Brembo Says Monza Toughest on Brakes

STEZZANO, Italy — The Formula 1 teams will be dealing with a track this coming weekend in Italy, which is very demanding on their cars’ brakes, according to the technicians at Brembo.

On a scale of 1 to 5, the Monza Circuit gets the nod as a 5, the Brembo engineers said about the track hosting this season’s final European clash.

The need to reach the highest possible speed on the long straights compels the teams to reduce the aerodynamic load to a minimum. However, when they reach the three Variants, the drivers have to slam hard on the brakes which makes good balance between the front and rear brakes vital.

Brembo’s first time at Monza

Monza is traditionally a Ferrari stronghold as shown by its 19 wins even if from 2007 onwards, the Maranello team has only won twice, in 2010 and in 2019. Twelve of these wins have been with Brembo brakes with the first one in 1975 with Clay Regazzoni.

The Swiss driver drove a 312T, the first Formula 1 single-seater with at least one Brembo brake component: Ferrari had been using Brembo-produced cast iron discs for just a few months.

Niki Lauda was behind the wheel of the twin car and with 3rd place in that Grand Prix mathematically became world champion. This was the first of more than 600 titles won by drivers and riders with Brembo brakes.

Six braking moments and four sensational ones

The Monza Circuit is the World Championship track where drivers use their brakes less, just under nine seconds per lap. Of all the other circuits, only Barcelona and Montreal remain under the 10 second mark whereas in Singapore, the brakes are used for 23.5 seconds.

Another feature of the Italian GP is that there are four different points where the speed exceeds 310 km/h (193 mph) before intense use of the brake system is needed with loads on the brake pedal ranging from 145 kg (320 pounds) to over 160 kg (352 pounds). From start to finish at Monza, each driver exerts a total load of 45.5 metric tons on the brake pedal, more than the figures for the Belgian and British GPs.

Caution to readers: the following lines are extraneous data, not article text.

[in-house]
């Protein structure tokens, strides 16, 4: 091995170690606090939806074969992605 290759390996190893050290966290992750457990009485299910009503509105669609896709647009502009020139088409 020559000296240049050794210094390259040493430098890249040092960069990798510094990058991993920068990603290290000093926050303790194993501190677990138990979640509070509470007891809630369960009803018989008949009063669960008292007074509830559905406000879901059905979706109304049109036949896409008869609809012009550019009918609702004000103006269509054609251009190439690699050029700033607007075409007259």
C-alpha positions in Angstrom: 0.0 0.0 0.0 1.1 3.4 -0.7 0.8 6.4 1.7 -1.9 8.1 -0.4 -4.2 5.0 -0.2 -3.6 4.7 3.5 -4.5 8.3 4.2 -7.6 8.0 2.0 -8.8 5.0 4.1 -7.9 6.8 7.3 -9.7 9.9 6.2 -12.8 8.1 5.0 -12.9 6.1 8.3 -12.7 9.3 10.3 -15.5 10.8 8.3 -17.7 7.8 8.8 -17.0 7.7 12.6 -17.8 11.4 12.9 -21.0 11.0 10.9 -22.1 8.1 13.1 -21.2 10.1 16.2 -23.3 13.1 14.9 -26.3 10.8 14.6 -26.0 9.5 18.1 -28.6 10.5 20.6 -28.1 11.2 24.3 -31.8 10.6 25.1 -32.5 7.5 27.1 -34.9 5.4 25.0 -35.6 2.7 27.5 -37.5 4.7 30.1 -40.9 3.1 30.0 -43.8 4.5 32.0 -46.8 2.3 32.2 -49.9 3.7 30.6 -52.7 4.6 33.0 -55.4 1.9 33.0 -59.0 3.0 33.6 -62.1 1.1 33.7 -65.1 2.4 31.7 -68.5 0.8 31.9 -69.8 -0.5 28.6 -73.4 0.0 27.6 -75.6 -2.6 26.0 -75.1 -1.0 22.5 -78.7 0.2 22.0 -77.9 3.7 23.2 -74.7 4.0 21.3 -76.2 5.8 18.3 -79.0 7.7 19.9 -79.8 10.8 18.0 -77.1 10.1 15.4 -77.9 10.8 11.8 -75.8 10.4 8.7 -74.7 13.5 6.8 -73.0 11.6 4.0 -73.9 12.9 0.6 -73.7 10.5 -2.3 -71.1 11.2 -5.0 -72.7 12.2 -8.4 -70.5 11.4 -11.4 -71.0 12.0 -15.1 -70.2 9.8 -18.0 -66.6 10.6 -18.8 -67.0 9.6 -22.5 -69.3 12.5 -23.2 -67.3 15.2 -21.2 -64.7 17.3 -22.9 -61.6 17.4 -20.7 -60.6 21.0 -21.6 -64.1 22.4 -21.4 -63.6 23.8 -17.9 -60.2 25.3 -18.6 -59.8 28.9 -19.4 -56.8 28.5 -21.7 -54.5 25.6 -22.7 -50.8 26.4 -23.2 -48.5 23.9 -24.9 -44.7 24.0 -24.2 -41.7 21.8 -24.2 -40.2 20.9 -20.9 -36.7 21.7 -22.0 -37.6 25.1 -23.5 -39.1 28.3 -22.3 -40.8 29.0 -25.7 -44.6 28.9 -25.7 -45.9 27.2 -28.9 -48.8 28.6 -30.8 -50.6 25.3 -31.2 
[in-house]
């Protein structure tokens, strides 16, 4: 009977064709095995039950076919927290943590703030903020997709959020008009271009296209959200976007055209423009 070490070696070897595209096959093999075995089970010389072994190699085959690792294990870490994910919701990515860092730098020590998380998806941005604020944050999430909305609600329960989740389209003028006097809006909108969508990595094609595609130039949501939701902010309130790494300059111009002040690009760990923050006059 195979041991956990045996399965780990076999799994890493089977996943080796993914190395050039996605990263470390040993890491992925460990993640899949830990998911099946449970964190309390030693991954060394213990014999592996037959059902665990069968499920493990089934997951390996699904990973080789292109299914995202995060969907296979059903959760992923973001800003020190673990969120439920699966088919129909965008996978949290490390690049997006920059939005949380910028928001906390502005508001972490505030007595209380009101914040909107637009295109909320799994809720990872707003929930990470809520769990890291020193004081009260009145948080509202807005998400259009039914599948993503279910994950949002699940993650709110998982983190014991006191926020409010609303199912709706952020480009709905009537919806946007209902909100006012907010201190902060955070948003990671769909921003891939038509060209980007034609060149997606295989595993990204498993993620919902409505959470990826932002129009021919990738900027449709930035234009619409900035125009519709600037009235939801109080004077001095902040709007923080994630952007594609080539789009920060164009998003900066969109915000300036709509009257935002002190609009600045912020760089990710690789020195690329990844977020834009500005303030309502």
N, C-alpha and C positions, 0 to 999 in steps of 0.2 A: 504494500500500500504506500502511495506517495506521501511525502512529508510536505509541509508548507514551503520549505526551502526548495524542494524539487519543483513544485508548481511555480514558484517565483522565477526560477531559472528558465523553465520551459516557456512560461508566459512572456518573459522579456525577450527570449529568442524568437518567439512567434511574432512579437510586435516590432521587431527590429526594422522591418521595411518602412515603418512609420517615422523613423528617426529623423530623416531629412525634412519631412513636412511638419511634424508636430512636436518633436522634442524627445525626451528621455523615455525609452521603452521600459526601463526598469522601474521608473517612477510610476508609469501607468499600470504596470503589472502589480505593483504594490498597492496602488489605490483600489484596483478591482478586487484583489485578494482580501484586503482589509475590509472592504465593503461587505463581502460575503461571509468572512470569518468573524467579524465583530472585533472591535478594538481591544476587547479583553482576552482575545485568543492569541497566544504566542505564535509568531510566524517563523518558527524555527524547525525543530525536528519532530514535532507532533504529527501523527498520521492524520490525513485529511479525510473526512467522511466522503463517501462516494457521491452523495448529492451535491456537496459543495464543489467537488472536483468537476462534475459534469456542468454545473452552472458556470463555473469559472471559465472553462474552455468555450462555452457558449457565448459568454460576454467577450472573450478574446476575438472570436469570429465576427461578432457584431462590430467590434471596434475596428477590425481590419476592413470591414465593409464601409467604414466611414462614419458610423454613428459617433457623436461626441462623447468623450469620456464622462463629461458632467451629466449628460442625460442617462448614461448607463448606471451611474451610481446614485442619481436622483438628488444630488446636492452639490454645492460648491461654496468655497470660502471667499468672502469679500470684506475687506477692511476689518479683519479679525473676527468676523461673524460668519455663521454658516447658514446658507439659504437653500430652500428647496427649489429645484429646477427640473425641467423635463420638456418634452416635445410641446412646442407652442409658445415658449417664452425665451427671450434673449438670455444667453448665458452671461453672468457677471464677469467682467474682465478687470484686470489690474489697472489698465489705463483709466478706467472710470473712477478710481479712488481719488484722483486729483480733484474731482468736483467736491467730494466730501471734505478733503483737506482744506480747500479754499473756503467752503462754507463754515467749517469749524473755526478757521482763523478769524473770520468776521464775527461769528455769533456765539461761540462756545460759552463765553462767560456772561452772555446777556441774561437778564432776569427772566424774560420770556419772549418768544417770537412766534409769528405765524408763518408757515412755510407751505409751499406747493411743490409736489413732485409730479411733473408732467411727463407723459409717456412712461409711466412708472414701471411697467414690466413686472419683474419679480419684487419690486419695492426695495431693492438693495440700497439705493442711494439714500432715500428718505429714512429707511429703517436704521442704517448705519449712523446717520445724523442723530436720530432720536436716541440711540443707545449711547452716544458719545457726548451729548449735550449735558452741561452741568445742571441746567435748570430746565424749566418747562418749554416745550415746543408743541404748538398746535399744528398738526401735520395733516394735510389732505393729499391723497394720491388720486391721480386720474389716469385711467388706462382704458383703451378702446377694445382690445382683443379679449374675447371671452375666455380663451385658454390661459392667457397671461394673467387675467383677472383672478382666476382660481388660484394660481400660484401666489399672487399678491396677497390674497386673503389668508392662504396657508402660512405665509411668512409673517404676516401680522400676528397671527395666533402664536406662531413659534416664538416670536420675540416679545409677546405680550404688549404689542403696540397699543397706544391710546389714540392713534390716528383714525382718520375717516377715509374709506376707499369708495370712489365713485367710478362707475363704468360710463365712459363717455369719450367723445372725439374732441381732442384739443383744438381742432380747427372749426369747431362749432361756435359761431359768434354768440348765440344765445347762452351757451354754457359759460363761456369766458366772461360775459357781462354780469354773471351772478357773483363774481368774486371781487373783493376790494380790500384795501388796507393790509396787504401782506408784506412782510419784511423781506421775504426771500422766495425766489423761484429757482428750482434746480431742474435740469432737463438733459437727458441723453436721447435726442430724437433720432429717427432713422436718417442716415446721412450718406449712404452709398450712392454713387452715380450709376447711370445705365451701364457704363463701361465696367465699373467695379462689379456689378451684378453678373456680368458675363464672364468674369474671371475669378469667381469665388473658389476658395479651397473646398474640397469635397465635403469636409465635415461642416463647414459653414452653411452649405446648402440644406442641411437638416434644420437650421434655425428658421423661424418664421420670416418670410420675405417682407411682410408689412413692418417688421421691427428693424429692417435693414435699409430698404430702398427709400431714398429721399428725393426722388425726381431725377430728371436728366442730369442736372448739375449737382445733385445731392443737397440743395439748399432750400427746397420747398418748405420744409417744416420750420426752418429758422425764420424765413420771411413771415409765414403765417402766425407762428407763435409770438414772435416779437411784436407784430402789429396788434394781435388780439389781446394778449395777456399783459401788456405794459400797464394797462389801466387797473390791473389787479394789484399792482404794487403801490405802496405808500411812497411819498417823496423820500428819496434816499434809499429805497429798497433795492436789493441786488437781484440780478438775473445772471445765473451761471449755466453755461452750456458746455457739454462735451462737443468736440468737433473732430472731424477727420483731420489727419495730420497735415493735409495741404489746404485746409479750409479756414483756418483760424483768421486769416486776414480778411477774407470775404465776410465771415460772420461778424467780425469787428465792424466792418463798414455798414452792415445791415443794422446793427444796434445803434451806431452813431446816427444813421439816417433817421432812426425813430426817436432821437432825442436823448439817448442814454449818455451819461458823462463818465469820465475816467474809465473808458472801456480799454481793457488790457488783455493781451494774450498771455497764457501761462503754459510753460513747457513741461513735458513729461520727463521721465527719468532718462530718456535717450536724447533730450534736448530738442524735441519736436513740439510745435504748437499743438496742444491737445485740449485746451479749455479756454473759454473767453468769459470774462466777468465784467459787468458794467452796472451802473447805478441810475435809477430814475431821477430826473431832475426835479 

Less than 245 km/h (152.2 mph) in 2.6 seconds

Of the six braking sections in the Italian GP, four are classified as demanding on the brakes and two are of medium difficulty.

The hardest for the braking system is the first one after the starting line: the single seaters come into it at 334 km/h (207.5 mph) and drop to 89 km/h (55 mph) in just 122 meters (133 yards).

To do this, the drivers brake for 2.57 seconds, applying a load of 161 kg (354.9 lb) to the brake pedal and undergoing a deceleration of 5.2G.


Mike Geylin
Mike Geylin

Mike Geylin is the Editor-in-Chief at Hagman Media. Geylin has been in automotive communications for five decades working in all aspects of the industry from OEM to supplier to motorsports as well as reporting for both newspapers and magazines on the industry.